Australian Industries[6 July, 1906.] Preservation Bill. 11 13 been asking for a fixed duty of £25. They started here by asking for a fixed duty of £15. Some of us were willing to give a fixed duty of £10, and we almost succeeded in our purpose. But then they reverted to the original proposal, or rather improved upon it. When I left the room some of the harvester men came to me and began to explain the matter. I told them that there was hardly a farmer in the country who was not under the impression that they were getting a fixed duty of£25. Several farmers said that the harvester people had done themselves great harm throughout the country, so much so that a farmer told me the other day that he would never buy art implement of the kind from them. What has been the result of this harvester disturbance - for it has disturbed the position amongst the farmers very strongly?


Mr DUGALD THOMSON (NORTH SYDNEY, NEW SOUTH WALES) - It is a. political whirlwind.


Mr SKENE - Quite so. I feel that had it not been for this harvester business we should not have seen this Bill at the present time. If any combine can be broken up by means of a duty, as the Minister has said, why not adopt that means now? If I thought that there was a combine here which was detrimental to the interests of the public and to our industries, I certainly would support the imposition of a duty to break it up.


Mr Isaacs - Has the honorable member read the report of the Tobacco Monopoly Commission?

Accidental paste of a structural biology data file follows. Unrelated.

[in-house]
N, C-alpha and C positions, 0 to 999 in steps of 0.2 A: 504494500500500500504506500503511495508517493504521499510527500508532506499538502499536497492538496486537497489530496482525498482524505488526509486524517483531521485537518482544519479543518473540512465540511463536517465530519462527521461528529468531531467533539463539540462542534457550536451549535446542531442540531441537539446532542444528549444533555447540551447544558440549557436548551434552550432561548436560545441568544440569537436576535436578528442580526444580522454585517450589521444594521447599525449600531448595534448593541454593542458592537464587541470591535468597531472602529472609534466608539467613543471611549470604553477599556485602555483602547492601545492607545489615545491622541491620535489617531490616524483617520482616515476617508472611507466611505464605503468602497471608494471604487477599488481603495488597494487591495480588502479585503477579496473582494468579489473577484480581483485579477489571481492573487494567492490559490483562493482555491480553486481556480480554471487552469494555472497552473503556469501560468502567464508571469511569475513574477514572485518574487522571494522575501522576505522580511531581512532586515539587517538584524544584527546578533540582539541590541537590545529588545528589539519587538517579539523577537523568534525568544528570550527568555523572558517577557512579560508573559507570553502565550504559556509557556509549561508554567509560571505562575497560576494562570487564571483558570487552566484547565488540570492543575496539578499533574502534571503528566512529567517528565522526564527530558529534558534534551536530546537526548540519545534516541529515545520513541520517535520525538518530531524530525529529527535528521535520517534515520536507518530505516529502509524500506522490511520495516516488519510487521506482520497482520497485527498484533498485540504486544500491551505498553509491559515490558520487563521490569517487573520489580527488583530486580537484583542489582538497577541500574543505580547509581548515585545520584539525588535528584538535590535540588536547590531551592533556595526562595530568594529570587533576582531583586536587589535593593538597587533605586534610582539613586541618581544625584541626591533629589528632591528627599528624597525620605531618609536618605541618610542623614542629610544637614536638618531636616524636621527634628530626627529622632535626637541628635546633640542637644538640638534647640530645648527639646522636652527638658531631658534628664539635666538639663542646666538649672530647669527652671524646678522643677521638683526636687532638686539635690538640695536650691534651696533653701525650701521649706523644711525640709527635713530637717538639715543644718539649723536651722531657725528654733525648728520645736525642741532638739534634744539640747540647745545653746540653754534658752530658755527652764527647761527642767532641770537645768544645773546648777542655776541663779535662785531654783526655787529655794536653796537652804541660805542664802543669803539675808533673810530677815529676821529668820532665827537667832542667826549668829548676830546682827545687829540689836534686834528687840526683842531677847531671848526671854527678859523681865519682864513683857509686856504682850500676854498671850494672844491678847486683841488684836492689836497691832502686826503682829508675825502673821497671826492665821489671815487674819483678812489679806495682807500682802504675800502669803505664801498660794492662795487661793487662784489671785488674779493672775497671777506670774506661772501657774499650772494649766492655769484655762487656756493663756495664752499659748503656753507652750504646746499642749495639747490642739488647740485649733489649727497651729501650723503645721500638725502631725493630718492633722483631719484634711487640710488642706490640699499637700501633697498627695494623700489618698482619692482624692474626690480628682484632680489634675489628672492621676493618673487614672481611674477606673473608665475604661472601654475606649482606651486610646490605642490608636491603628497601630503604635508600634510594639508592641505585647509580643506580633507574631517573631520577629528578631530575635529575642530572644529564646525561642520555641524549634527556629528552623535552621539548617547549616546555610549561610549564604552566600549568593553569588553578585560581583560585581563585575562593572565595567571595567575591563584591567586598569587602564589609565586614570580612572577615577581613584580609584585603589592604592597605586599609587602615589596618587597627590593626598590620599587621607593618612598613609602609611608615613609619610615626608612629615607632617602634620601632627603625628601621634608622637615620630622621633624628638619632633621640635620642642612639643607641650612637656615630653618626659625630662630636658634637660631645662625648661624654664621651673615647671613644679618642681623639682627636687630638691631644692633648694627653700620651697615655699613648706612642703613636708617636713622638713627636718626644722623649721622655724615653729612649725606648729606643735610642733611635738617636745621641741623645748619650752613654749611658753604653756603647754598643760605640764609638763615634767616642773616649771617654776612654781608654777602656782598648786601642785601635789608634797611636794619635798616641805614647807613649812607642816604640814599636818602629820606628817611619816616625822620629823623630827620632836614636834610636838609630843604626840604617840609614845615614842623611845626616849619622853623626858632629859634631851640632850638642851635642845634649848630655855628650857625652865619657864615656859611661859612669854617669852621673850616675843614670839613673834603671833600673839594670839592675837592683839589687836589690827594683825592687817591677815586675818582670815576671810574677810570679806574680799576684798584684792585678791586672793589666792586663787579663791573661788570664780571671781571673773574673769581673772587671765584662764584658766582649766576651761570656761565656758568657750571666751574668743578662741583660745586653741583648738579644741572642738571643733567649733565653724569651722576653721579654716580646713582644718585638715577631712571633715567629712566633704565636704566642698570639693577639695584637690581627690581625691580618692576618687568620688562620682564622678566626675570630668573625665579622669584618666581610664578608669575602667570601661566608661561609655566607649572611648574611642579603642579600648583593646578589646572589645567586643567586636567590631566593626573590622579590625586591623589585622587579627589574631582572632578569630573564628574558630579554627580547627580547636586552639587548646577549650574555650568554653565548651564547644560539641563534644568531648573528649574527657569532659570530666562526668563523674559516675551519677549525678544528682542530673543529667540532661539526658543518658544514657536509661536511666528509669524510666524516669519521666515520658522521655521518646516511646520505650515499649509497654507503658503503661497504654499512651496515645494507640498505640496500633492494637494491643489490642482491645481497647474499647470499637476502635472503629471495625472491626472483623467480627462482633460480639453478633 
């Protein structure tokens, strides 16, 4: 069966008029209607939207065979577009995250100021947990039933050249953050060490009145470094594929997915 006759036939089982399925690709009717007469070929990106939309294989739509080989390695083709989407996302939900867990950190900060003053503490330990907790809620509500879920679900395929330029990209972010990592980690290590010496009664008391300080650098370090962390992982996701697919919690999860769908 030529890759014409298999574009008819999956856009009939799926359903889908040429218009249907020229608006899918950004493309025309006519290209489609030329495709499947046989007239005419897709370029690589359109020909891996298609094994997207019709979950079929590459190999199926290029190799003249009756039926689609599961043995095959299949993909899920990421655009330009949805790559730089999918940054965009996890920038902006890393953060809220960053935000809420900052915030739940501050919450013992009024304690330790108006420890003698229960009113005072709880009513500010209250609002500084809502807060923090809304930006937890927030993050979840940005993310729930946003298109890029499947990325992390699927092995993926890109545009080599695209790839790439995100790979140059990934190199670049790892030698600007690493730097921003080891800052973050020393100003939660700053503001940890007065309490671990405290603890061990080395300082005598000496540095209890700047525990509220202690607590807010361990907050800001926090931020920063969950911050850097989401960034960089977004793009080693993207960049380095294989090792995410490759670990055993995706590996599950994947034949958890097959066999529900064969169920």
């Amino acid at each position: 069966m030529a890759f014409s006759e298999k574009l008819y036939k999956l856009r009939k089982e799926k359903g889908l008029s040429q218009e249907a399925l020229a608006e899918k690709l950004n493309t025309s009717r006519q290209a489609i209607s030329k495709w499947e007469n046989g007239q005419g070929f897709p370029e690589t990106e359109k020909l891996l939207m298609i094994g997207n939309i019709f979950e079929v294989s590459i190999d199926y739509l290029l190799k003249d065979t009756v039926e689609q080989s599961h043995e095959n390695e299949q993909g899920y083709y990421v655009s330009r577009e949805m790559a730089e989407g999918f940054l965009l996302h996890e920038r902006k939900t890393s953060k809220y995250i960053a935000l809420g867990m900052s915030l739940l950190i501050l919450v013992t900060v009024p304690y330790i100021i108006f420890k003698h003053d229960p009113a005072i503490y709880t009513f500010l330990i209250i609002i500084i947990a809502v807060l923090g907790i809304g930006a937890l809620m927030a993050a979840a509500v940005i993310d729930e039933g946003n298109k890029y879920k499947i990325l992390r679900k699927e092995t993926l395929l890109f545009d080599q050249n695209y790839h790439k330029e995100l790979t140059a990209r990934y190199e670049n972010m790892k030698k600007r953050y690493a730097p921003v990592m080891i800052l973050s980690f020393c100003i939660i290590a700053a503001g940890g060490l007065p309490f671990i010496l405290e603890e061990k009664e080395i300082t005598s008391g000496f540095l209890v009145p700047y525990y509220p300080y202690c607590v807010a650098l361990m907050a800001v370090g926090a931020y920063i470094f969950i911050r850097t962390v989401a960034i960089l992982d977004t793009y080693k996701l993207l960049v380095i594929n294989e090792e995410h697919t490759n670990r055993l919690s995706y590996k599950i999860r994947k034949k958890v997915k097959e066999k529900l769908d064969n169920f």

Mr SKENE - The alleged tobacco monopoly, the honorable member means.


Mr Kelly - The Commission say that it is not a monopoly, that it is only a partial monopoly.


Mr Isaacs - Well, 99 per cent. is pretty close up, anyhow.


Mr Kelly - But it is said to be only 50 per cent. I will get the report and read it for the honorable member's information.


Mr SKENE - The other day I reminded the Minister of Trade and Customs that in the Governor-General's speech the term " alleged monopoly " is used. The existence of a monopoly in the tobacco industry has not yet been proven. Even if it does exist - and I am not aware that it does - it has yet to be proven that it is not a beneficial monopoly.


Mr Mauger - It is cheapening the price of labour.


Mr Robinson - That is not correct. In New South Wales the wages have been fixed by the Arbitration Court, and they' have been increased, as the honorable member knows.


Mr Mauger - It is being done now.


Mr SKENE - I am very much surprised at the pertinacity with which the Government are pushing on with the Bill. It is not as if arguments had come from only this side. We have had arguments against the Bill from the honorable and learned member for Northern Melbourne, the honorable member for Perth, and the honorable member for Grey, who have shown Ministers what a very dangerous position we may drift into, and how little consideration has been given to this legislation. The honorable and learned member for Northern Melbourne seemed to lay very great stress upon the fact that criminal proceedings may be taken and people landed . in gaol. The terrors of gaol would very soon, I think, cease to exist, because people are not imprisoned merely to punish, but also in order to deter others! from offending. If we treat people as has very often been done in this country in connexion with false statutory declarations, and so forth, the imprisonment will have no effect at all, because gaol will become what Mr. Bent has called a club. The argument of the honorable member for Melbourne Ports seems to have fallen very flat. The honorable member, we know, is very strong and pertinacious in his opinions, but he ought to pause in the face of the facts laid before us by the honorable member for Mernda and others.